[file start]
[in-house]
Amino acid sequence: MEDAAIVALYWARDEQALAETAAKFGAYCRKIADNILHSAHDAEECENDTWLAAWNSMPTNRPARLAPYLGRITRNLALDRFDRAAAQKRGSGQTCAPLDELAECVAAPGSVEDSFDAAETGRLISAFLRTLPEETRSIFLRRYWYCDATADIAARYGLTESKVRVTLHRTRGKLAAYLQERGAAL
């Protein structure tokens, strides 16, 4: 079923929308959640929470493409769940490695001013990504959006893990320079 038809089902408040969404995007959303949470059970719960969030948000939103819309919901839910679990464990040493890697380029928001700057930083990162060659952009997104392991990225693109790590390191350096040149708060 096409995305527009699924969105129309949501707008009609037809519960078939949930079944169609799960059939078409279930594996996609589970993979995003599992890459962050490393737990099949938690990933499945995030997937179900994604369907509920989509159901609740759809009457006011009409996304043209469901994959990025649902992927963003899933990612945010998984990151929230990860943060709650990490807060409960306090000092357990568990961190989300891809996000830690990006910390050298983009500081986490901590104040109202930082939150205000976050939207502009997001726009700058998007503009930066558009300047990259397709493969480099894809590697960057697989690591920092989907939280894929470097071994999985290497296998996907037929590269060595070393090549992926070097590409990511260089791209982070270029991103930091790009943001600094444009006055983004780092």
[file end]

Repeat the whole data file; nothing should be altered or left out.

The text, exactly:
[in-house]
Amino acid sequence: MEDAAIVALYWARDEQALAETAAKFGAYCRKIADNILHSAHDAEECENDTWLAAWNSMPTNRPARLAPYLGRITRNLALDRFDRAAAQKRGSGQTCAPLDELAECVAAPGSVEDSFDAAETGRLISAFLRTLPEETRSIFLRRYWYCDATADIAARYGLTESKVRVTLHRTRGKLAAYLQERGAAL
């Protein structure tokens, strides 16, 4: 079923929308959640929470493409769940490695001013990504959006893990320079 038809089902408040969404995007959303949470059970719960969030948000939103819309919901839910679990464990040493890697380029928001700057930083990162060659952009997104392991990225693109790590390191350096040149708060 096409995305527009699924969105129309949501707008009609037809519960078939949930079944169609799960059939078409279930594996996609589970993979995003599992890459962050490393737990099949938690990933499945995030997937179900994604369907509920989509159901609740759809009457006011009409996304043209469901994959990025649902992927963003899933990612945010998984990151929230990860943060709650990490807060409960306090000092357990568990961190989300891809996000830690990006910390050298983009500081986490901590104040109202930082939150205000976050939207502009997001726009700058998007503009930066558009300047990259397709493969480099894809590697960057697989690591920092989907939280894929470097071994999985290497296998996907037929590269060595070393090549992926070097590409990511260089791209982070270029991103930091790009943001600094444009006055983004780092």